New Jersey’s Republican governor, Chris Christie, said on Tuesday he would run for his party’s presidential nomination, joining more than a dozen contenders for the nation’s highest office and increasing the chances of a split in the relatively moderate conservative vote.
Christie earlier said he was staking his bid on “telling it like it this,” arguing, for example, that popular entitlement programs like Medicare and Social Security, which finance health care and pensions for the elderly, respectively, need to be overhauled.
“My goal for Social Security and Medicare is to make sure it’s there for the people who need it,” Christie said in the early primary state of New Hampshire in April. “The system won’t survive any other way.”
Forecasts prove him right but it is unclear if Christie’s willingness to take on entitlements will help his popularity at a time when the economy is picking up and fewer Americans see the need for drastic changes.
Earlier this month, his approval rating in New Jersey hit a 30 percent low.
Like Louisiana’s Bobby Jindal, who announced a candidacy last week, Christie may have missed his chance.
Four years ago, he was a breath of fresh air. Heavily in debt and struggling to create jobs, New Jersey could use some of his tough talk and the media praised him for shying away from divisive social issues like gay marriage and immigration.
Now he seems more like a bully.
Christie has never really recovered from allegations made in 2013 that his staffers deliberately created a traffic jam in Fort Lee, across the Hudson River from New York City, in retribution for the city’s mayor’s refusal to support his reelection.
Investigations have so far cleared Christie of involvement but critics say he created a political atmosphere in Trenton that made opponents fair game.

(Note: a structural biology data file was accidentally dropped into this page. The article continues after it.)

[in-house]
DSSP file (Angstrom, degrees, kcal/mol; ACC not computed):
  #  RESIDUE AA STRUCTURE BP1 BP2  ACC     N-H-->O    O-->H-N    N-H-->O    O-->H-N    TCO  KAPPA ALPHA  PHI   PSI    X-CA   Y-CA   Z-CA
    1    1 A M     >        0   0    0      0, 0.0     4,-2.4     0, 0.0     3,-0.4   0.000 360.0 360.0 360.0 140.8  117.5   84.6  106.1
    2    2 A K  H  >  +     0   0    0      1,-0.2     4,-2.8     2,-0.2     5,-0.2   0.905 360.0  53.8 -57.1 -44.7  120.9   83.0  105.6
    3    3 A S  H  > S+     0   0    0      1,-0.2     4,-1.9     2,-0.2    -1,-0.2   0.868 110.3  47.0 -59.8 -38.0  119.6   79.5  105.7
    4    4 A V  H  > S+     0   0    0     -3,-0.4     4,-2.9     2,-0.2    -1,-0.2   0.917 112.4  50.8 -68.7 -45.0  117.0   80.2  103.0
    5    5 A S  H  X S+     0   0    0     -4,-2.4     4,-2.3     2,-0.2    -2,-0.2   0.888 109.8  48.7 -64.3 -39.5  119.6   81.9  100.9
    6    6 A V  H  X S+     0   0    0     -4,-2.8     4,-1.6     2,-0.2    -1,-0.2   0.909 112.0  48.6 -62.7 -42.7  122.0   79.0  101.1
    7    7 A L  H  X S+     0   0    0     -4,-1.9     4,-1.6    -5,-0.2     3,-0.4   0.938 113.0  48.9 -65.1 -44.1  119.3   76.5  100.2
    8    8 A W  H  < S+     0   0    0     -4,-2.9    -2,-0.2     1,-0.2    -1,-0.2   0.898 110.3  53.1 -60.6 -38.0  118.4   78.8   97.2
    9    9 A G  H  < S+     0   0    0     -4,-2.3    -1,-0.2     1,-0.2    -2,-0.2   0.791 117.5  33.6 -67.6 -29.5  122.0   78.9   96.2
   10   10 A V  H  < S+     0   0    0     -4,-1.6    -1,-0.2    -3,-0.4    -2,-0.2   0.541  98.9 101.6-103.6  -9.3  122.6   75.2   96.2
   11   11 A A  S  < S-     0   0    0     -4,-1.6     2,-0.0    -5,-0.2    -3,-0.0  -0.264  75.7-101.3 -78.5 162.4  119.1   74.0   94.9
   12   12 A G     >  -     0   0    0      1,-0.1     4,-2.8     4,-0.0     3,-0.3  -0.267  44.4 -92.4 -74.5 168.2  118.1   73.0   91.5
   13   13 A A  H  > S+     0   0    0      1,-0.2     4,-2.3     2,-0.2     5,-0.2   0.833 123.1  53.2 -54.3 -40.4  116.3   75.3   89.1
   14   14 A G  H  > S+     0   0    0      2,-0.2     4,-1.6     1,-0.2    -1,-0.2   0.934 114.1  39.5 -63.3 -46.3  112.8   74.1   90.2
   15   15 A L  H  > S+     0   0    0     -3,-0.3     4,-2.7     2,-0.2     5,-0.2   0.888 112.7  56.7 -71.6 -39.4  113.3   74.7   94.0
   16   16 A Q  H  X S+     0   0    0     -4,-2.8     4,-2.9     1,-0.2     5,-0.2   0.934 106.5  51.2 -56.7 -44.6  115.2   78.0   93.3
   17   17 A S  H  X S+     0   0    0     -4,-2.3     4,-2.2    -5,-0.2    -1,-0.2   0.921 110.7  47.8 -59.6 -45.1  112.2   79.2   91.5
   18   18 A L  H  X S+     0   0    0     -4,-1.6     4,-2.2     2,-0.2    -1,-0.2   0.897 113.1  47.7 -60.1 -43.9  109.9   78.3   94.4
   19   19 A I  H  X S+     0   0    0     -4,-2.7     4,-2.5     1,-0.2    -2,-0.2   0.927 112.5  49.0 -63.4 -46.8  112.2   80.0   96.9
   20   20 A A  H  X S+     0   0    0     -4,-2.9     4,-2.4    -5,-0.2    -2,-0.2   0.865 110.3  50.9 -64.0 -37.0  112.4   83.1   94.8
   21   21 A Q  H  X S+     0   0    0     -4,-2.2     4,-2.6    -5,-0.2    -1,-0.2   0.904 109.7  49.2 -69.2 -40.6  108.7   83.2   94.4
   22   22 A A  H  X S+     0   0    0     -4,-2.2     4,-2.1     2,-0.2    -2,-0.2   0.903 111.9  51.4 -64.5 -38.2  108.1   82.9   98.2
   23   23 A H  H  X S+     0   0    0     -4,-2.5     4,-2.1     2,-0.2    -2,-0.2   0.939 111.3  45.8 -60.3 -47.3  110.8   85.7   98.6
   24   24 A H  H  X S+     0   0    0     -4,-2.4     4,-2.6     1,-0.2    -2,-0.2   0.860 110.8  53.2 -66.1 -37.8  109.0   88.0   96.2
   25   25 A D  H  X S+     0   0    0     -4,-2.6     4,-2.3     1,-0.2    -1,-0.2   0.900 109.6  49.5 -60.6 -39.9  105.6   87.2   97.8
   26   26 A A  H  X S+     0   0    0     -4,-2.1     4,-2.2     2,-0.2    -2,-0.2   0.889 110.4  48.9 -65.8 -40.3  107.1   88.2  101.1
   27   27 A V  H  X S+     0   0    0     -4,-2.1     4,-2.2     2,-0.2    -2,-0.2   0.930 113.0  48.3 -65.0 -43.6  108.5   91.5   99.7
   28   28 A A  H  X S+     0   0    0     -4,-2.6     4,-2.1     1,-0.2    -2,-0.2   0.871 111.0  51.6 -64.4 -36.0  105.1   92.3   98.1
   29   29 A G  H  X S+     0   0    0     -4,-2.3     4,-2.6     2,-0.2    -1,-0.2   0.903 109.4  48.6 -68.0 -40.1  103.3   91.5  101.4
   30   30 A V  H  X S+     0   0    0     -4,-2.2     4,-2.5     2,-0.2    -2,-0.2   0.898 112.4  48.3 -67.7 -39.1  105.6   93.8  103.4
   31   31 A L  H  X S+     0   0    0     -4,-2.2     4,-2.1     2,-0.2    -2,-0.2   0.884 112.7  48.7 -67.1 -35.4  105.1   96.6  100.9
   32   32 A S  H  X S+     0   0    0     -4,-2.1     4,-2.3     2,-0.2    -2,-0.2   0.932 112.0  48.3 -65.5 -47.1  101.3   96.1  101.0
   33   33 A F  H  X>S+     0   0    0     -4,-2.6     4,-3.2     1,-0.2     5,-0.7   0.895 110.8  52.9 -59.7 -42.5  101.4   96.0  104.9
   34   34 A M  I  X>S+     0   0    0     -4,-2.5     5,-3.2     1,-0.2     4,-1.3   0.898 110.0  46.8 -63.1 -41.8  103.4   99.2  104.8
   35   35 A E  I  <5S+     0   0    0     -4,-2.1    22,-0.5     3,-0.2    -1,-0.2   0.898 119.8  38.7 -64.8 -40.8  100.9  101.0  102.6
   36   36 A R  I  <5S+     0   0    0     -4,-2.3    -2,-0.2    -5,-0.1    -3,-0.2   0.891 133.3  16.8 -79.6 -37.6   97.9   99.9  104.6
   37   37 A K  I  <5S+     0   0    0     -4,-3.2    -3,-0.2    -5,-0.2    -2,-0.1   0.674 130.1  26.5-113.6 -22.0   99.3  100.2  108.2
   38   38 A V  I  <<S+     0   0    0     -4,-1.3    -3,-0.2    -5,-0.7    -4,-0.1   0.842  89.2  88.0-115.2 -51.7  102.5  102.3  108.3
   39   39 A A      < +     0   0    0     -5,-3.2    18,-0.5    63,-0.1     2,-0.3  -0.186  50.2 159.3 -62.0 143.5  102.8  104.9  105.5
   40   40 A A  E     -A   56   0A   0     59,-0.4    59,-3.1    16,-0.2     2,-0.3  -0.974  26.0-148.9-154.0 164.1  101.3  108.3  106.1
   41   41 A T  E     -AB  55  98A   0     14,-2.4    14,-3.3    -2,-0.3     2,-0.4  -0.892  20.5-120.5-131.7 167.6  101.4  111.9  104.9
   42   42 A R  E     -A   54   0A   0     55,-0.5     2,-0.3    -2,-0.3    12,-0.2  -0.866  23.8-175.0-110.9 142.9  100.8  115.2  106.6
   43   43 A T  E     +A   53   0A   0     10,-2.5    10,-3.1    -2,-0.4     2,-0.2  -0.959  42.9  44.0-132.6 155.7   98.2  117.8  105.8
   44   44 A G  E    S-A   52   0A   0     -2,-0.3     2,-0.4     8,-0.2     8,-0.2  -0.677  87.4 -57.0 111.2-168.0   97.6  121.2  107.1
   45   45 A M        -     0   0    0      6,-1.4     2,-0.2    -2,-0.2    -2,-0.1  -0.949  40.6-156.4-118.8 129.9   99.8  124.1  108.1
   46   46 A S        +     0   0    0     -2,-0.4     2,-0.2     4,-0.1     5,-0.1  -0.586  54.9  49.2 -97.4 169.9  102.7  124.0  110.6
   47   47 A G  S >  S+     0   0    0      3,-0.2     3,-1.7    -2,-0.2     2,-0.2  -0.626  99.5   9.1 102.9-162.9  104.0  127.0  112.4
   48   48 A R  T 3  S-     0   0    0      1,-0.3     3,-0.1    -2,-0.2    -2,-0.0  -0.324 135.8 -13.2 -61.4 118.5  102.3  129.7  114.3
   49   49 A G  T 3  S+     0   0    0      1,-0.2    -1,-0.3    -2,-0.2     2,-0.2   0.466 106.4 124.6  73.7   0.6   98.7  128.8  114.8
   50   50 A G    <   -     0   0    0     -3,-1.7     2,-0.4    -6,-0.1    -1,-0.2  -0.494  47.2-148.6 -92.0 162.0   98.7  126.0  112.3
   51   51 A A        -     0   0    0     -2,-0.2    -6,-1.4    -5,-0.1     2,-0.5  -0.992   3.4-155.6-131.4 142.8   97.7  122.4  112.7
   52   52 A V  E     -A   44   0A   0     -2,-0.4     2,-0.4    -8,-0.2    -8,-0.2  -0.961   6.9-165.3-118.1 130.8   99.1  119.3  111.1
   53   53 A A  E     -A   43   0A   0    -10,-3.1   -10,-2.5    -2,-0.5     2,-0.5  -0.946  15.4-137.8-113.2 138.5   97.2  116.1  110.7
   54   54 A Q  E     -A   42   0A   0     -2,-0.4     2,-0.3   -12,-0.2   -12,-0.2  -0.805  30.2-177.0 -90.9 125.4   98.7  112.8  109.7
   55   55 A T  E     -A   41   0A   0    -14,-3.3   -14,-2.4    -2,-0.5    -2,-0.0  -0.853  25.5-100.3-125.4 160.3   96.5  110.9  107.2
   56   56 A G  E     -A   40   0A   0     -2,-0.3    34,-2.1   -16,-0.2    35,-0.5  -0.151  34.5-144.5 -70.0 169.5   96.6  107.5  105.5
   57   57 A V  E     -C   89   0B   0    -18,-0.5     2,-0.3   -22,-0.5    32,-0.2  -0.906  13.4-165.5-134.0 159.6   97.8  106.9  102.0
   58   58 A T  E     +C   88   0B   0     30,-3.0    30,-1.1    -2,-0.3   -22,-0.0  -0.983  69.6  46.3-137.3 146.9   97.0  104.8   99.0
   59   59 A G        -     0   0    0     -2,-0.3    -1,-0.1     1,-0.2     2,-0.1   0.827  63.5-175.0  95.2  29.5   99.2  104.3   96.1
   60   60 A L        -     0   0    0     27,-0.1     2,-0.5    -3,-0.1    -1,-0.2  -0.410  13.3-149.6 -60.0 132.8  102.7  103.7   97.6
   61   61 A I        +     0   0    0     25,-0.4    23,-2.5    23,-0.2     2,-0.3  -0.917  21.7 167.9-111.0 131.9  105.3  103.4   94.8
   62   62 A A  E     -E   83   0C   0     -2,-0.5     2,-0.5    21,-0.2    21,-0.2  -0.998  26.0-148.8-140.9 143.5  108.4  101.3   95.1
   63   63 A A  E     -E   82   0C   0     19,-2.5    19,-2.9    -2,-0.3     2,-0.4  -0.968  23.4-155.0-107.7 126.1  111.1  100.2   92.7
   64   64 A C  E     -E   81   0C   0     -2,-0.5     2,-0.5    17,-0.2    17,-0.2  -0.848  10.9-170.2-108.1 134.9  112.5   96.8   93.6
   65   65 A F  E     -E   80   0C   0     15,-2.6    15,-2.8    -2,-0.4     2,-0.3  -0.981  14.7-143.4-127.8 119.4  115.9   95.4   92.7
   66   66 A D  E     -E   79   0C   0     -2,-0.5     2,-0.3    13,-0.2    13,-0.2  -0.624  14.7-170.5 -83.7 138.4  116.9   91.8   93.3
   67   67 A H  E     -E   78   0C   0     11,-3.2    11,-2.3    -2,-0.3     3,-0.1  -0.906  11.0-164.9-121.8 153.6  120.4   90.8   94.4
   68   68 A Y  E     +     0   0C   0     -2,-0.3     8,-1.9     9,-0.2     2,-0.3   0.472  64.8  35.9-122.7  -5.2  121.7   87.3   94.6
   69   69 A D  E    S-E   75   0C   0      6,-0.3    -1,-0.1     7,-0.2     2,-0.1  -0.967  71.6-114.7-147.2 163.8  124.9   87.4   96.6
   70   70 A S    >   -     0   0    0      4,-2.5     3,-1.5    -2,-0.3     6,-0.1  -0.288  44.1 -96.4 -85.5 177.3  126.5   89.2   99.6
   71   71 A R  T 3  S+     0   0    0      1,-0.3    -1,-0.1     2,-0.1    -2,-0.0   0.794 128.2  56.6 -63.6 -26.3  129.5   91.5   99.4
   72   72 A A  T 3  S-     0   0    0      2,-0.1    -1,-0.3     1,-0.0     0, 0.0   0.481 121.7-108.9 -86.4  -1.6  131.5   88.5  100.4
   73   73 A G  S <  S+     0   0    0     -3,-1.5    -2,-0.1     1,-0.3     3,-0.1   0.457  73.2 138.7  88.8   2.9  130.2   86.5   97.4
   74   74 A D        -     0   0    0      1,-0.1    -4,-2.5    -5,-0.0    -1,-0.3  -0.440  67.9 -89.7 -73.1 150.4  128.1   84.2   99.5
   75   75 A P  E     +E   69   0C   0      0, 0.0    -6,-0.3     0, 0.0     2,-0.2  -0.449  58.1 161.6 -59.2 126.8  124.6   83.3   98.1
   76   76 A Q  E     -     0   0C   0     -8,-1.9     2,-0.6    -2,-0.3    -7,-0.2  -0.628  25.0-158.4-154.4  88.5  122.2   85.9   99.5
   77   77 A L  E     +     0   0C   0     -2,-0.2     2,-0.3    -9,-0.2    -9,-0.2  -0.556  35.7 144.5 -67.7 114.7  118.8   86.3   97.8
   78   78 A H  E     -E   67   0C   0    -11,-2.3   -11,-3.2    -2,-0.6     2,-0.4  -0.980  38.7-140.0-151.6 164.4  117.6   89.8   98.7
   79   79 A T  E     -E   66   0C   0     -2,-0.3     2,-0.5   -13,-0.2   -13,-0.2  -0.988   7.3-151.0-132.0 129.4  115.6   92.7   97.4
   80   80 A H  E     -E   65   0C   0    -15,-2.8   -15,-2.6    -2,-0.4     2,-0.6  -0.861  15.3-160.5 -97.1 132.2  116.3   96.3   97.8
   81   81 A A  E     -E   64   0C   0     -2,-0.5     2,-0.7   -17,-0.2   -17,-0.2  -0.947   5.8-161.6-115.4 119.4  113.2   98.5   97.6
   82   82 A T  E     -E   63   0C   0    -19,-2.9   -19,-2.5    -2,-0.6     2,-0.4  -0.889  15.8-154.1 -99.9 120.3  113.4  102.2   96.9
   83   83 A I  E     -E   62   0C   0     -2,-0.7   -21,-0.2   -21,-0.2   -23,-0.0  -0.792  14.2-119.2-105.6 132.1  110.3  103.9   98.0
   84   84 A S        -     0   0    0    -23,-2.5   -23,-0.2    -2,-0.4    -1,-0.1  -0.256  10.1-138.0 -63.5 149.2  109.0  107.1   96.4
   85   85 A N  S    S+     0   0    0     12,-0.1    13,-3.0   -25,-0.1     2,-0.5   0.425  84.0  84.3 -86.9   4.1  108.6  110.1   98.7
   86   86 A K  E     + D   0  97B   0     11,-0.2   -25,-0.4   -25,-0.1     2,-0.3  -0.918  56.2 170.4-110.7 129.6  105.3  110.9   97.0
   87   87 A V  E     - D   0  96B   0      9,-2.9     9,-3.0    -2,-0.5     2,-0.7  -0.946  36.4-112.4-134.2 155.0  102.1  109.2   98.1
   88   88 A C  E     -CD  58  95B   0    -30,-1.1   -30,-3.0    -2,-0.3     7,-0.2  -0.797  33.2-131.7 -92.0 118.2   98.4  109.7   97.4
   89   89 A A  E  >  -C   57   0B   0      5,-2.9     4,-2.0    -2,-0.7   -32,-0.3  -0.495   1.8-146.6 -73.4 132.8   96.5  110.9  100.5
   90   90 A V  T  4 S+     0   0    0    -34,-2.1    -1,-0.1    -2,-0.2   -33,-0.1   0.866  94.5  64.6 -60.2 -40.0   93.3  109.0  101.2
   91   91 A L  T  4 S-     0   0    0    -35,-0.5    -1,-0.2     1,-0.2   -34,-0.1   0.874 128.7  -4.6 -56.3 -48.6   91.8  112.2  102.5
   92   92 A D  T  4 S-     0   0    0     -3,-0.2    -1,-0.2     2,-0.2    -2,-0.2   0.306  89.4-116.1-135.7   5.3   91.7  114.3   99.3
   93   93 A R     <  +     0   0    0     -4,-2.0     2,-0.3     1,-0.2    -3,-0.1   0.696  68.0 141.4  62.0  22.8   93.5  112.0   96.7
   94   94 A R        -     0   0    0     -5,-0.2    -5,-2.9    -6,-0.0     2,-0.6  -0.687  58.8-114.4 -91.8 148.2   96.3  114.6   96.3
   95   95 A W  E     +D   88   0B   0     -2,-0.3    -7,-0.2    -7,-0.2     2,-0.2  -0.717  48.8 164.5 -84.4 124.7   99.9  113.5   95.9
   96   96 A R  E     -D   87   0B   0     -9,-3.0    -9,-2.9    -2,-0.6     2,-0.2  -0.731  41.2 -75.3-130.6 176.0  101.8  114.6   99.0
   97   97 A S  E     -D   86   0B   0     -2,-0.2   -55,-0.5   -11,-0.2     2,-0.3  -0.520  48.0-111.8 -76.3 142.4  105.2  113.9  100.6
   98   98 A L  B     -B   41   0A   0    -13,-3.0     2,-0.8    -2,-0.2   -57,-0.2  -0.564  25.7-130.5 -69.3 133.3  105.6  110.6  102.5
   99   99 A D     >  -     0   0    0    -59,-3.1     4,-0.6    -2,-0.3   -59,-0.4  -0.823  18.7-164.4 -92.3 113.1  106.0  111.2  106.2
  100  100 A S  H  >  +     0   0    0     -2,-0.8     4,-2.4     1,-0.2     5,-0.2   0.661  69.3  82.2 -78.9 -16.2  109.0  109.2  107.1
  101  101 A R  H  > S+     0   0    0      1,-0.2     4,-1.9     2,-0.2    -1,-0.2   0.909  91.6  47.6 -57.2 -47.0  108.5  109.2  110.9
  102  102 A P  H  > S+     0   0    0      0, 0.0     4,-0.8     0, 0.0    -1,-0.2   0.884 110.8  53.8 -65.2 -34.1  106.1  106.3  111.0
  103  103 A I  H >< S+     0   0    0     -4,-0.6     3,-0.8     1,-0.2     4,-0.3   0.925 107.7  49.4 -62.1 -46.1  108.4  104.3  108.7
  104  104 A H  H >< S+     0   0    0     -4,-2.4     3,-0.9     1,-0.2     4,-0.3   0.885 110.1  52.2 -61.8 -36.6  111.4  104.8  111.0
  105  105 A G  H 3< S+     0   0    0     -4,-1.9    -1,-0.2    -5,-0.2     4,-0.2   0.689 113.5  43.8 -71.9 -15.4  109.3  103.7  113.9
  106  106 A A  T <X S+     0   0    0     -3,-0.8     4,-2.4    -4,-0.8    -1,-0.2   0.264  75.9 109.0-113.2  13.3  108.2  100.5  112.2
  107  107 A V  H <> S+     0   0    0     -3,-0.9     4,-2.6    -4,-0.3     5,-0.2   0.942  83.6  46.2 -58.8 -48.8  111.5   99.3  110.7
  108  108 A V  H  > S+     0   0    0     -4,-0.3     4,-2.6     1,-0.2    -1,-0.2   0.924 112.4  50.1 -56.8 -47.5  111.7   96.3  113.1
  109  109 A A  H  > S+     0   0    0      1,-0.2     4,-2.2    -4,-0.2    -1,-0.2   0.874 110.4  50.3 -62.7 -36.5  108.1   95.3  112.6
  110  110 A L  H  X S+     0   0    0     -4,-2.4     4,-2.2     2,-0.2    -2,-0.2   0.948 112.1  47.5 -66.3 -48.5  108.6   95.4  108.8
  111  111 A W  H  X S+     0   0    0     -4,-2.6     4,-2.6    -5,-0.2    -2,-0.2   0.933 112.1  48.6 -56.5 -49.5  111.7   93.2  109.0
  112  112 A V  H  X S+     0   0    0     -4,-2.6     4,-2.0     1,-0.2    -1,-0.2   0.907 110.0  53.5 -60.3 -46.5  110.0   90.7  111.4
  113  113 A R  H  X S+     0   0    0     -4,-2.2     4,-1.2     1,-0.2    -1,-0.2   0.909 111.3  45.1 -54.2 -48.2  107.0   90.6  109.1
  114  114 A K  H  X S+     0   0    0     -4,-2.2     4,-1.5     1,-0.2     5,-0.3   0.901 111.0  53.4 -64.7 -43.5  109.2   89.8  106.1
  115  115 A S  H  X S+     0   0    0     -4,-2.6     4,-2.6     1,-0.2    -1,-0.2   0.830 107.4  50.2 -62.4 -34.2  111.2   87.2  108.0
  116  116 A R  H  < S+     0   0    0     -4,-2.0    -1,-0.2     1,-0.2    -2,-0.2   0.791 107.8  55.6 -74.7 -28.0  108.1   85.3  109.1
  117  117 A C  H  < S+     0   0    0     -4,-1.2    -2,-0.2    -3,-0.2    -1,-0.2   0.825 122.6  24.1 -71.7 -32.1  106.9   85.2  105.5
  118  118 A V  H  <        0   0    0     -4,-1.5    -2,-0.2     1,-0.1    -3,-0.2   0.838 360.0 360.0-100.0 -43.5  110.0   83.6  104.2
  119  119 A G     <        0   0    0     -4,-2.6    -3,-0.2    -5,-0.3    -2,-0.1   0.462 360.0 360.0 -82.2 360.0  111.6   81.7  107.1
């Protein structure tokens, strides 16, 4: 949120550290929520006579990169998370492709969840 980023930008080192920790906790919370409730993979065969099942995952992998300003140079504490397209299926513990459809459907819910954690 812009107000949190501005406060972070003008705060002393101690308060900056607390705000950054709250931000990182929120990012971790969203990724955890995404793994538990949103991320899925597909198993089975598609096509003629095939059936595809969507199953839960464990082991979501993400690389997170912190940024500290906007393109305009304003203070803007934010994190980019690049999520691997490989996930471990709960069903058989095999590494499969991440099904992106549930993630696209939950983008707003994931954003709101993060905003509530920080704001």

Christie did battle with the state’s powerful teachers unions in order to weaken tenure, reforms that were hailed by conservatives but are overshadowed by his abrasive style and — most damaging — his persistent inability to balance New Jersey’s books.
Christie set out to reduce an $11 billion budget shortfall with spending cuts alone. He vetoed income tax rises and capped property taxes, leaving an $800 million gap in the state’s budget this year.
New Jersey is still one of the heaviest taxed states in America. Rating agencies have downgraded New Jersey’s creditworthiness nine times since Christie took office. Unemployment has come down from a 9.8 percent high in early 2010 but, at 6.5 percent in April, is still above the national average.
Christie has attacked his main opponent, former Florida governor Jeb Bush, as the candidate of “the elites in Washington,” apparently seeking to portray himself as more of a populist. But he is unlikely to endear social conservatives and tea partiers anyway who see him as a blue-state centrist, leaving Christie to vie for the same center-right voters as Bush. If they split that moderate vote, which typically coalesces around the eventual nominee, it could benefit more right-wing candidates like Ted Cruz, Mike Huckabee and Rick Perry.